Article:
Basking sharks have already started to arrive around the British coastline, and BSAC is supporting the Shark Trust in encouraging its clubs, members and other divers and snorkellers to record any sightings to the basking shark Sightings Database.
The diving and snorkelling community can provide vital data on the movement of these endangered sharks. The Shark Trust hopes that more sightings provided by those out on the water will help improve our understanding of these magnificent sharks.
Each year these mighty fish return to British waters to feed on plankton. From now until October you may see one, or even a few, feeding at the surface of the water. Where they look like they're basking in the sun. Thus, their name!
Today, basking sharks are one of the most heavily protected sharks in UK and EU waters, but this wasn't always the case. From 1946-1995 basking sharks were heavily fished in the Northeast Atlantic, targeted for their liver oil for use in lamps, their meat, and for their large fins, which were prized in the shark fin trade. This intense fishing pressure meant basking shark populations were driven to collapse.
Basking sharks are listed as Endangered on the IUCN Red List of Threatened Species. Although they are no longer targeted, they can still be caught as bycatch or become entangled in lost fishing gear. Monitoring, management, and further research is vital to ensure their survival.
Senior Conservation Officer, Cat Gordon, says:
Basking sharks have historically been overfished and as an Endangered species they are still rebuilding populations, so it’s vital we help protect them as a key part of our natural world. They’re one of the few shark species that has made the transition to being viewed as marine wildlife rather than as commercially important stock. There’s so much exciting research going on for this species. We’re still finding out so much about them and the more we know, the better we can protect them.
Basking sharks are slow growing, long-lived, late to mature, and produce few young. This makes them extremely vulnerable to human impacts. Once populations have declined, they can take a long time to recover.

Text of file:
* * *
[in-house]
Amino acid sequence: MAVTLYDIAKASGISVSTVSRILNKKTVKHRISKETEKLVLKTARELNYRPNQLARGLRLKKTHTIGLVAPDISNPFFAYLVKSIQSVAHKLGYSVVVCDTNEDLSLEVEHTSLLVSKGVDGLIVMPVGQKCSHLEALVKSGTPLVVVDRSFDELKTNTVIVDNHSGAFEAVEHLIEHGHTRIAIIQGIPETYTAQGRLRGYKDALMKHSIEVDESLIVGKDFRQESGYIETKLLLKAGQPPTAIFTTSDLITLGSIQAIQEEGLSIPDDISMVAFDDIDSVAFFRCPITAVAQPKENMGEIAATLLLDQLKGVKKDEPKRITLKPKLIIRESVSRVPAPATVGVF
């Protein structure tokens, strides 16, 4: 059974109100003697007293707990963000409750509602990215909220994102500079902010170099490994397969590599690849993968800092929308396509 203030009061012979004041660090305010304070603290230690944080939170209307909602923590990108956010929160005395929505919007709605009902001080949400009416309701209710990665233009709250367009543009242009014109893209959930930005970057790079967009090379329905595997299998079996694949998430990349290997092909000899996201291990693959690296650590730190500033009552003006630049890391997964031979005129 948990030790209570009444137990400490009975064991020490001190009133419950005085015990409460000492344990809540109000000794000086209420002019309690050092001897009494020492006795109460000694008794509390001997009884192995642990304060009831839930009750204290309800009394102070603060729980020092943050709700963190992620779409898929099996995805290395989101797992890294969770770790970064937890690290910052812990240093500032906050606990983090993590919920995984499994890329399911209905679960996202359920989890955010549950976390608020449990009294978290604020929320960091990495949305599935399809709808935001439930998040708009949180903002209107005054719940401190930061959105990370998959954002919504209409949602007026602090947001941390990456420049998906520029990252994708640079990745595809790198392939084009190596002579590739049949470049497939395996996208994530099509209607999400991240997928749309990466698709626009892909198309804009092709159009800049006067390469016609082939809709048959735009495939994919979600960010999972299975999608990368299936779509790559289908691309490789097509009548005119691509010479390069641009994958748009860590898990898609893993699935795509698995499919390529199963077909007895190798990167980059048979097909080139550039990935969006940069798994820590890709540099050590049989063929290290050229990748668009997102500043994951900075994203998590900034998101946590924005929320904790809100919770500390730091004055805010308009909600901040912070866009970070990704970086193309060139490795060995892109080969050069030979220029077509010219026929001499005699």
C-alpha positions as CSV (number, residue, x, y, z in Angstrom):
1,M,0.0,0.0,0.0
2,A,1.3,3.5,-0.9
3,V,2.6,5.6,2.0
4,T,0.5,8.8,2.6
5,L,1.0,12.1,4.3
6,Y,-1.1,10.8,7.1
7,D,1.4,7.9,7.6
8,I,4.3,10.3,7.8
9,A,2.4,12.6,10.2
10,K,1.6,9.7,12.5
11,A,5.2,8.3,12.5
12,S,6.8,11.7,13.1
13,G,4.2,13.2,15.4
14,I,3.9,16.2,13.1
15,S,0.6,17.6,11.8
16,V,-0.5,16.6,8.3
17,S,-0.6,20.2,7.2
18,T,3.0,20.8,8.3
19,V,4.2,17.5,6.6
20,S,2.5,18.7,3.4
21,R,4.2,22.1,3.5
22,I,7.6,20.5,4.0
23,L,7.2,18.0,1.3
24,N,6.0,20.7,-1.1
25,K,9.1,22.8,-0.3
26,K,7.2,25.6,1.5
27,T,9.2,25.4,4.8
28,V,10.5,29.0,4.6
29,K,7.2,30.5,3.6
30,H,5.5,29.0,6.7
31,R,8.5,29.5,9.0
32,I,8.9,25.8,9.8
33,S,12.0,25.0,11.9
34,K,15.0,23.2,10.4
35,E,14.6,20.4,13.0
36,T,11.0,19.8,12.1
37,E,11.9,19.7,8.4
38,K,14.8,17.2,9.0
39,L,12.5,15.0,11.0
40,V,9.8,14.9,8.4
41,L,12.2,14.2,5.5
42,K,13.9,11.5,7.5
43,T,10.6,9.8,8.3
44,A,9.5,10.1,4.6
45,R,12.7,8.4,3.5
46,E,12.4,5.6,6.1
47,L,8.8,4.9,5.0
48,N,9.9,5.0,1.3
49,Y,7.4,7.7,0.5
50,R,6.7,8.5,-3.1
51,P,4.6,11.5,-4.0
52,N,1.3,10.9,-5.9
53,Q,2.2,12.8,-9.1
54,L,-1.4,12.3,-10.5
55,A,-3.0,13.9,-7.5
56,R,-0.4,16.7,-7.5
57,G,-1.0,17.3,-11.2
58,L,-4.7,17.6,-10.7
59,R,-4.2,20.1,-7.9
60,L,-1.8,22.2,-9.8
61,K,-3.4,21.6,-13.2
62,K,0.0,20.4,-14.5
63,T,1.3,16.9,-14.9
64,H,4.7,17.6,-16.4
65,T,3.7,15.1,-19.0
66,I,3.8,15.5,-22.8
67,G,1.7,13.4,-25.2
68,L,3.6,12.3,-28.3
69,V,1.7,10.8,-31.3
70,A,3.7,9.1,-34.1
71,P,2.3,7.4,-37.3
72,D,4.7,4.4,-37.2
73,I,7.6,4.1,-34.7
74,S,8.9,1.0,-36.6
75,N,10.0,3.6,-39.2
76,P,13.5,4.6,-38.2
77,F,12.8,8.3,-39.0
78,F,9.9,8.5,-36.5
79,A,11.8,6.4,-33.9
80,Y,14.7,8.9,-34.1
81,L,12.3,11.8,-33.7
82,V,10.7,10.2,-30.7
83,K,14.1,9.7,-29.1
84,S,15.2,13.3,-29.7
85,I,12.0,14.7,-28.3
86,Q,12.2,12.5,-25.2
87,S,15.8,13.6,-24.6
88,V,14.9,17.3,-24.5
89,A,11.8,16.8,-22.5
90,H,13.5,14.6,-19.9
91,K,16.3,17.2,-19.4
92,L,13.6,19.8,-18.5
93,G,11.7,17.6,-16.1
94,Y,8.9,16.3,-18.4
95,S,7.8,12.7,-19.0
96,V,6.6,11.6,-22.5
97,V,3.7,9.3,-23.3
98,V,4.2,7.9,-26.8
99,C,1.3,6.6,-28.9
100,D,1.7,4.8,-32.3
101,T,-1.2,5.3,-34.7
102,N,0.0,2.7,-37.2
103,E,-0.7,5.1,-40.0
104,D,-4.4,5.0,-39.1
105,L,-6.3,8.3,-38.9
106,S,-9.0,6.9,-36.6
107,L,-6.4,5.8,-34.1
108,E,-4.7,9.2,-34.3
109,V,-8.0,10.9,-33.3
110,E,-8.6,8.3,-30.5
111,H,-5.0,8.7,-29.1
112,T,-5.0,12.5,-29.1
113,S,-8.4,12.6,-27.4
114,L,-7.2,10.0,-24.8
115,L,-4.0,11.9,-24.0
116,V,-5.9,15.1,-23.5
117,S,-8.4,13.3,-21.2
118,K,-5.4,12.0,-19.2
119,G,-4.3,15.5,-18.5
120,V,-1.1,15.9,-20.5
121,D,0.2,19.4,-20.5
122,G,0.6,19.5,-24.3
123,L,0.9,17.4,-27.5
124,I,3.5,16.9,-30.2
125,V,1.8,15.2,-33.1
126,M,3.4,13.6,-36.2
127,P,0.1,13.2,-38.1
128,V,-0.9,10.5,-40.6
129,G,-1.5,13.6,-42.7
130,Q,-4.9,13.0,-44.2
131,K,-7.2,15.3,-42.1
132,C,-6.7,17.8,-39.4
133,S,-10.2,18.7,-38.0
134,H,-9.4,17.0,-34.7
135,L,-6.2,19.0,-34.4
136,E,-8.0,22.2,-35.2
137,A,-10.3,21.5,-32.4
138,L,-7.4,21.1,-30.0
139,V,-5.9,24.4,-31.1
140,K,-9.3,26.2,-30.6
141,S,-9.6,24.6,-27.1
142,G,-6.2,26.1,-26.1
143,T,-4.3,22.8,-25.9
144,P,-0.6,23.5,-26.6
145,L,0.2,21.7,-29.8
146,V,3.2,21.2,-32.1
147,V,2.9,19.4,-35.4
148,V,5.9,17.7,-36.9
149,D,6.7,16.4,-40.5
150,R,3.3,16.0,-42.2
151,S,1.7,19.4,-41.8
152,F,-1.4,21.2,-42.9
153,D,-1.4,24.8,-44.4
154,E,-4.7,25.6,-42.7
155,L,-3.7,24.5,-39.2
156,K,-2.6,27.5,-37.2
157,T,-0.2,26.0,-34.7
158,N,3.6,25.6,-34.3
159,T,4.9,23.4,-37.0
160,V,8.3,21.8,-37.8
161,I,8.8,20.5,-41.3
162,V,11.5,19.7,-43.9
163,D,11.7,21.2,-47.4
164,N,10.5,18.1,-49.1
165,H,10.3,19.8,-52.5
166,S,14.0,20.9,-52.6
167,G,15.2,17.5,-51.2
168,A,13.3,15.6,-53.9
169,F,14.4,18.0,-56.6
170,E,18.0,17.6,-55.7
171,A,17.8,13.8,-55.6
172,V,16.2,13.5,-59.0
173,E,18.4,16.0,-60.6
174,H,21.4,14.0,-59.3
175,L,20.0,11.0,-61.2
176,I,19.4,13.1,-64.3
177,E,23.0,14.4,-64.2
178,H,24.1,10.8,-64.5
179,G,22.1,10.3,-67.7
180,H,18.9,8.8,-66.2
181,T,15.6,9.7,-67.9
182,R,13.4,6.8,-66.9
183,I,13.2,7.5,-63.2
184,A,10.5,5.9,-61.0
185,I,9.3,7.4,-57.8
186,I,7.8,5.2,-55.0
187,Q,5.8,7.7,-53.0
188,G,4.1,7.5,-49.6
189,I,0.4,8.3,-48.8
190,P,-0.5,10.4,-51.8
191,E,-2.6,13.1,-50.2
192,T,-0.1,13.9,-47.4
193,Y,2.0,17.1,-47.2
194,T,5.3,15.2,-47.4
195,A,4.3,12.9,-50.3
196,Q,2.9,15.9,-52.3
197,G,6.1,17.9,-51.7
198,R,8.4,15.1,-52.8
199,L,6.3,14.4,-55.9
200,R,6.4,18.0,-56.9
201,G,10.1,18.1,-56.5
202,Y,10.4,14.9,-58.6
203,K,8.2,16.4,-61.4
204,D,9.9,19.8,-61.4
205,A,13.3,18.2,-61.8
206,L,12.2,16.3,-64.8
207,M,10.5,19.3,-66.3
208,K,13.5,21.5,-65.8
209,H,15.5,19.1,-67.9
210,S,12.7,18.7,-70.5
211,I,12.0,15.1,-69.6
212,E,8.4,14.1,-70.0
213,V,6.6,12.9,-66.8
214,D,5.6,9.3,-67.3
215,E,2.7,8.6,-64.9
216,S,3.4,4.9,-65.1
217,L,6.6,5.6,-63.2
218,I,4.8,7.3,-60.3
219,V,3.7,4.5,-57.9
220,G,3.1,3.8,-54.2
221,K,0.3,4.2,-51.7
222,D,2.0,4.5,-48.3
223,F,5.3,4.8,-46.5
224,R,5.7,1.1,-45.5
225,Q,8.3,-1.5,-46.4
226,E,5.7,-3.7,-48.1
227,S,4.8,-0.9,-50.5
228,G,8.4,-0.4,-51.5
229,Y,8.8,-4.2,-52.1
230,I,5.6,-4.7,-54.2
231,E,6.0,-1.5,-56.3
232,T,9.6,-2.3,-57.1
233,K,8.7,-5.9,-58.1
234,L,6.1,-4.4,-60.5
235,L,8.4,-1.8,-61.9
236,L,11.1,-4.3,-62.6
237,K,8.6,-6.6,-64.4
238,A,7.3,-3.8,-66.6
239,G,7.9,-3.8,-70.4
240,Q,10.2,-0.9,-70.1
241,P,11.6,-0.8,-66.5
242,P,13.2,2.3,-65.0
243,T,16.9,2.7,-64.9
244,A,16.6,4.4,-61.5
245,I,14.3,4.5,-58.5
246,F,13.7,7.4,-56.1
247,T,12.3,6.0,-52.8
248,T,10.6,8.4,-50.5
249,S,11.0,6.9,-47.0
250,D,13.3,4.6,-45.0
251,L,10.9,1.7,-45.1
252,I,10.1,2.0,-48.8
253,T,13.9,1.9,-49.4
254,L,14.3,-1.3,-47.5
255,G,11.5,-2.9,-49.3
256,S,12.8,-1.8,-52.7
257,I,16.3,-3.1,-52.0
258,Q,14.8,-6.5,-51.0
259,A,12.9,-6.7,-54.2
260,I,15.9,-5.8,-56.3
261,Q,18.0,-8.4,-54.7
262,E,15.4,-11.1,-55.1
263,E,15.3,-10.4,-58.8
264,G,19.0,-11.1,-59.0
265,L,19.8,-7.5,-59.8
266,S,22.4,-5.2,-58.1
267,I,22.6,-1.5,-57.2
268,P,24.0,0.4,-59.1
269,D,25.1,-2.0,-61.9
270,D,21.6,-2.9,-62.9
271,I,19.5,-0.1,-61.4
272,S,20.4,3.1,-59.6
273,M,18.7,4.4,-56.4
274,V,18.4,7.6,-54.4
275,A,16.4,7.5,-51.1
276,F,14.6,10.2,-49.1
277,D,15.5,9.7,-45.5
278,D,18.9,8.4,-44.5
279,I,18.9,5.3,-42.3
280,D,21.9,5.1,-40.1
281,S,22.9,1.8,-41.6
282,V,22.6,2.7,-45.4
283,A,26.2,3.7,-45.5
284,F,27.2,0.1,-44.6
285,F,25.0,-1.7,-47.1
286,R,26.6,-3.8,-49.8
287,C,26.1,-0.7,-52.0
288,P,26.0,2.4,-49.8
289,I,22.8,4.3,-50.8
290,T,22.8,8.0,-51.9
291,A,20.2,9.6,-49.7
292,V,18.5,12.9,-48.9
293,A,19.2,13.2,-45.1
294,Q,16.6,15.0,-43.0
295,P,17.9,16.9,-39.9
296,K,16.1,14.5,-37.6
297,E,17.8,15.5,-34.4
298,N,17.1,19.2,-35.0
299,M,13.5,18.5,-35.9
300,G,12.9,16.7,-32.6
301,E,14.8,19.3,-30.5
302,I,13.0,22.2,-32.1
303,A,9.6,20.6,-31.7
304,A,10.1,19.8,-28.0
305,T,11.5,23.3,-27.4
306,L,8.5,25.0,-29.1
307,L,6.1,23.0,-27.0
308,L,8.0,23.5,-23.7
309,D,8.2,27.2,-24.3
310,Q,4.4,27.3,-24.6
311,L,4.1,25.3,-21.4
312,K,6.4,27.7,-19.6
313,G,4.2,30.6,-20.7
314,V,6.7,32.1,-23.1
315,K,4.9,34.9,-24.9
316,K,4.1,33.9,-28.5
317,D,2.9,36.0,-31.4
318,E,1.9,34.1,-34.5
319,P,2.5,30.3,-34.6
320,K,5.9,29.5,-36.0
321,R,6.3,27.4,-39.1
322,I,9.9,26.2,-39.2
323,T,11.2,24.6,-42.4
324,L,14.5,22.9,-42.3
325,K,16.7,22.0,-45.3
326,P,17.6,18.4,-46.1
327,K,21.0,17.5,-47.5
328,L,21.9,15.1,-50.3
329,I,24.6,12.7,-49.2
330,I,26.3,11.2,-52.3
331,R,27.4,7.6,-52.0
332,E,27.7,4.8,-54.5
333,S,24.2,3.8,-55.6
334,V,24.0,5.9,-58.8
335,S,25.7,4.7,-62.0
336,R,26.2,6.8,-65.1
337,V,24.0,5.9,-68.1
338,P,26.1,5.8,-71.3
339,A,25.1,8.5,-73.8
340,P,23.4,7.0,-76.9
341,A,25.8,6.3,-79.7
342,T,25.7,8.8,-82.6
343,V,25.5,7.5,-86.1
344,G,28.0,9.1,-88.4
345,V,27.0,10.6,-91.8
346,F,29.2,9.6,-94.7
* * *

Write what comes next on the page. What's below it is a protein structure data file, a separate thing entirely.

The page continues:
“While we need targeted and well-funded scientific research to fully understand the status and potential recovery of basking sharks, we can all play a part in filling the gaps.” says Paul Cox, Managing Director of the Shark Trust,
Each sighting a from boat user, when added to our database, provides a piece of evidence that can help scientists draw conclusions. We’re really grateful to all our citizen scientists for the part they play in shark conservation and research.
BSAC is supporting this initiative by asking members to record any sightings of basking sharks.
Basking sharks are extremely vulnerable to disturbance and harassment by water users, so, as part of the basking shark Project, the Shark Trust has created the basking shark Code of Conduct. By following this advice, you can enjoy watching basking sharks while ensuring a safe encounter for both you and the shark. Remember the sheer size of the sharks warrants respect and caution. It's also illegal to intentionally disturb or harass basking sharks in UK waters.
Seeing basking sharks swimming in our seas is an incredible experience. There is nothing quite like spotting their fins cutting through the surface and then seeing their mouth open wide as they feed at the surface. Their arrival to our coastline, and each and every sighting, is an exciting event. Please ensure any encounters this summer are done so safely, for you and the shark, and that you tell the Shark Trust all about it!
What you can do to help basking sharks:
Photo credit: Nick Robertson-Brown